PSN games you might have missed Every month, loads of games come to the PS Store. You’d be hard-pressed to play them all, so we’re looking at some that didn’t quite make the cut. This month we’re digging deep (literally), stealing from steampunk nobility


The Lord Of The Rings: Return To Moria.

Focusing on Middle-earth’s dwarves, this is a surprising­ly fresh angle for a LOTR game, mixing hefty dwarven combat as you plumb the depths with crafting using the ore you find – all while making sure you have plenty to eat (and, of course, booze to drink). For the Hobbit lovers out there, the dwarves have always been underrated stars of Tolkien’s classics, and this understand­s the assignment. While it’s not quite as finely polished as Deep Rock Galactic, Middle-earth heads will enjoy the delve.

From stuffing your pockets with resources to coins to give to the poor, we’ve co-op brawler

Not to be confused with

Hood: Outlaws & Legends (a live service heister that didn’t take off), this is a missionbas­ed affair that can also be played solo. After King Richard returned from the Med with a mysterious stone, the Lionheart, England has fallen into a steampunk hyper-industrial­ist age, the land ravaged and the populace squeezed for every penny. Which means brawling through heaps of fights by mashing light and heavy attacks to obtain S-ranks, natch. It’s a fine time, if a bit janky – one for a few evenings with mates.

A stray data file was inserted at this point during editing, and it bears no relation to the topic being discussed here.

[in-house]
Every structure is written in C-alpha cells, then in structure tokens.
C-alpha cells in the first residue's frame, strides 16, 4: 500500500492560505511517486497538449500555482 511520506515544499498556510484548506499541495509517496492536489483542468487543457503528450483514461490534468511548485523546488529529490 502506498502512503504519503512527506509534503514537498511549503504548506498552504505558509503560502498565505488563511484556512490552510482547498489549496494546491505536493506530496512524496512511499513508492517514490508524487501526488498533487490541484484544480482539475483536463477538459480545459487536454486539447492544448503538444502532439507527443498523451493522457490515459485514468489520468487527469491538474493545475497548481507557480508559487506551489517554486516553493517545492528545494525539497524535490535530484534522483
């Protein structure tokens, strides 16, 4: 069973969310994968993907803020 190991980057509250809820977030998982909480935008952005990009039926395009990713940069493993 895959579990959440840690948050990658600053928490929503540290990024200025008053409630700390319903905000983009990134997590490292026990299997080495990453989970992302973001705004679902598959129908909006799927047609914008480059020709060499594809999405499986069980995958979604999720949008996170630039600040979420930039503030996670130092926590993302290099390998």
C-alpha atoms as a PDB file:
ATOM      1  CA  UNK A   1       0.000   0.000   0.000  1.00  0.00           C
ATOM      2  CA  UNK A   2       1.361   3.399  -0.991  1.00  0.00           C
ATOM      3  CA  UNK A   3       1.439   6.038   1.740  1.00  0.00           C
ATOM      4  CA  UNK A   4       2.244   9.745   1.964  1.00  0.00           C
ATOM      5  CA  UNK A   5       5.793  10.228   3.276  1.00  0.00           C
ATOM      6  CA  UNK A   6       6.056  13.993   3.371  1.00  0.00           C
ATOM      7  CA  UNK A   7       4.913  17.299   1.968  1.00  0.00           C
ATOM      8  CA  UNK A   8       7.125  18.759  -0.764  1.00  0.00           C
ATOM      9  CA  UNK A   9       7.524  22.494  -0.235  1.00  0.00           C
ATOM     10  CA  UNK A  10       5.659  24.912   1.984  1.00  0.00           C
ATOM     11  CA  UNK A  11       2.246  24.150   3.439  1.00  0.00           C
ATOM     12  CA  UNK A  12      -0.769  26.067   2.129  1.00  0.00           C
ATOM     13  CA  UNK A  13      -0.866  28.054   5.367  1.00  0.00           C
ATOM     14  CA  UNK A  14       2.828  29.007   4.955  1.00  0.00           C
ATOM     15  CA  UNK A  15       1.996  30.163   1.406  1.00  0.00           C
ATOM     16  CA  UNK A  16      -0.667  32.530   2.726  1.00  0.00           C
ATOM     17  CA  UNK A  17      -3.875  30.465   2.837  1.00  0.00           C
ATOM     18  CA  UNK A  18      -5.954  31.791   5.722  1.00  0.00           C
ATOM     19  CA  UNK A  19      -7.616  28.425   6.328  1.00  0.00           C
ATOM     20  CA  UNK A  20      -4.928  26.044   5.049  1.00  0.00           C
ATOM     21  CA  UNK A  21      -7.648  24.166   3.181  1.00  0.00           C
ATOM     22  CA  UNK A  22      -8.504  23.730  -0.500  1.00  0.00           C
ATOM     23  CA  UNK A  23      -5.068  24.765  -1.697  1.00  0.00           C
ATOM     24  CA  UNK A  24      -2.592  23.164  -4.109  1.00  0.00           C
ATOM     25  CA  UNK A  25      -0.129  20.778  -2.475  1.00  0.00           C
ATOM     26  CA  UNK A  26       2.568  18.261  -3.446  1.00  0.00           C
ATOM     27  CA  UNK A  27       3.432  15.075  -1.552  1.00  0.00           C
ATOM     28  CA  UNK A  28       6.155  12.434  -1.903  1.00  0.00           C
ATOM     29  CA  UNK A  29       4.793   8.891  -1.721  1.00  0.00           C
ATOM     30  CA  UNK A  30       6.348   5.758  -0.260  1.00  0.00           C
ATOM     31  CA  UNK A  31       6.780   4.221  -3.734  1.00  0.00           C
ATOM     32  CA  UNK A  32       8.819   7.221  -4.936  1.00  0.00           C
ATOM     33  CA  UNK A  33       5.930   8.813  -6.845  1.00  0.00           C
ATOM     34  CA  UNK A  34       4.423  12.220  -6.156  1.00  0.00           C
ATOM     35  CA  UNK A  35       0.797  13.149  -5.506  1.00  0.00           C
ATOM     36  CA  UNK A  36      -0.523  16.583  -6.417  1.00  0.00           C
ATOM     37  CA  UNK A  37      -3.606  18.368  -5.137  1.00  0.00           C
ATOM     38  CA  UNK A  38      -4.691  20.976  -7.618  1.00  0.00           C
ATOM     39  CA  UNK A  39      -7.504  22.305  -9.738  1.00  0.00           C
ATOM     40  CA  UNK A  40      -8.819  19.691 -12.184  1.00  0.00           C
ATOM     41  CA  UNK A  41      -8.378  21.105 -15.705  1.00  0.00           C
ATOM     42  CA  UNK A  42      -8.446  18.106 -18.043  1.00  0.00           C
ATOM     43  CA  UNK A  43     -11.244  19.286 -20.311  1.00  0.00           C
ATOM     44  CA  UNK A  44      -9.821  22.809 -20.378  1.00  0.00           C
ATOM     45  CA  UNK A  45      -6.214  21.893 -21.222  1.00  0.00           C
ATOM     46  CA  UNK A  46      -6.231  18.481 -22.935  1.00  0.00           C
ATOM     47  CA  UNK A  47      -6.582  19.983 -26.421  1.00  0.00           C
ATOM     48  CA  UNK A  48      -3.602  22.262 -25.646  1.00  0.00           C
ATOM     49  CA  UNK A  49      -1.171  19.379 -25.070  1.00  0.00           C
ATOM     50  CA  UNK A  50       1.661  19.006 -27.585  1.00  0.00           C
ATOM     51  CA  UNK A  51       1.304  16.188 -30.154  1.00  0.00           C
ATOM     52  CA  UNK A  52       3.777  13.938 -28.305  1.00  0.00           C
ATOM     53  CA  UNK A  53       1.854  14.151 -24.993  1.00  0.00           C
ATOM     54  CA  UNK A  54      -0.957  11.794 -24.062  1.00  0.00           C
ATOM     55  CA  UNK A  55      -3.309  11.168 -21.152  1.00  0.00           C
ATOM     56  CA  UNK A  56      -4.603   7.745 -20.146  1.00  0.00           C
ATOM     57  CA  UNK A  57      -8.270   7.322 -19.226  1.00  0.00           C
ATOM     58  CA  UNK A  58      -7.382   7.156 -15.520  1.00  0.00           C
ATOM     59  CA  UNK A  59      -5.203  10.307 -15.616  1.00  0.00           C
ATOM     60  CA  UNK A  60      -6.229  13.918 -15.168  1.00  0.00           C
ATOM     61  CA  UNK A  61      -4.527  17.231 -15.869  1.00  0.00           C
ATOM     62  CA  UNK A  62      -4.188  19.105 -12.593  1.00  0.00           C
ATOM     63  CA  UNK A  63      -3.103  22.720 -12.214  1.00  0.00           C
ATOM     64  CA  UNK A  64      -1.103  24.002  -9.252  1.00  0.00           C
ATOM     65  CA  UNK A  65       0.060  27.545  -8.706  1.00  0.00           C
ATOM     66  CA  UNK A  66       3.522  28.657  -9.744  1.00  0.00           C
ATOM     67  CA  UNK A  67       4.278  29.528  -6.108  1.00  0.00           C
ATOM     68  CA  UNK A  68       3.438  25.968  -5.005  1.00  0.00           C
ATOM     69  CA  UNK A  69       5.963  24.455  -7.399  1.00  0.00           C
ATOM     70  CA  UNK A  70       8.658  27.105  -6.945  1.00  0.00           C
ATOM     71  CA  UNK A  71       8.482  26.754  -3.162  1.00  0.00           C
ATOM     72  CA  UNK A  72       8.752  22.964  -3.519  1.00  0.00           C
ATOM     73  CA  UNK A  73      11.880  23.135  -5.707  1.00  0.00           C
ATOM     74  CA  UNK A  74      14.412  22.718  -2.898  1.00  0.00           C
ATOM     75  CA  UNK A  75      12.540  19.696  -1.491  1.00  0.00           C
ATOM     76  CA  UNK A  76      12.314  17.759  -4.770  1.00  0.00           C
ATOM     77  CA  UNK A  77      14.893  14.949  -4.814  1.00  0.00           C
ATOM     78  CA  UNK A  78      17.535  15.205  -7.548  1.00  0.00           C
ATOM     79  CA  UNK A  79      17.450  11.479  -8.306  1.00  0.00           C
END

If you thought that was a bit old-school, then get ready for

Gangs Of Sherwood. Turok 3: Shadow Of Oblivion Remastered.

Originally released for N64 in 2000, it’s been cleaned up with heaps of love by Nightdive Studios (which is becoming the studio for polishing up vintage FPSes). With Joshua Fireseed out of action, it falls to Danielle or Joseph to take up the mantle of Turok and time-hop their way through many levels filled with dino-aliens that are awaiting a blasting. (Danielle can jump higher and grapple, while Joseph is able to squeeze through small gaps and use a sniper rifle – a reason to replay!) There are secret areas, no firing down sights, and no reloading, making this proper retro action. While faithful to the original, this is a lovely, slick release that retains some low draw distance for aesthetic reasons without being annoying.

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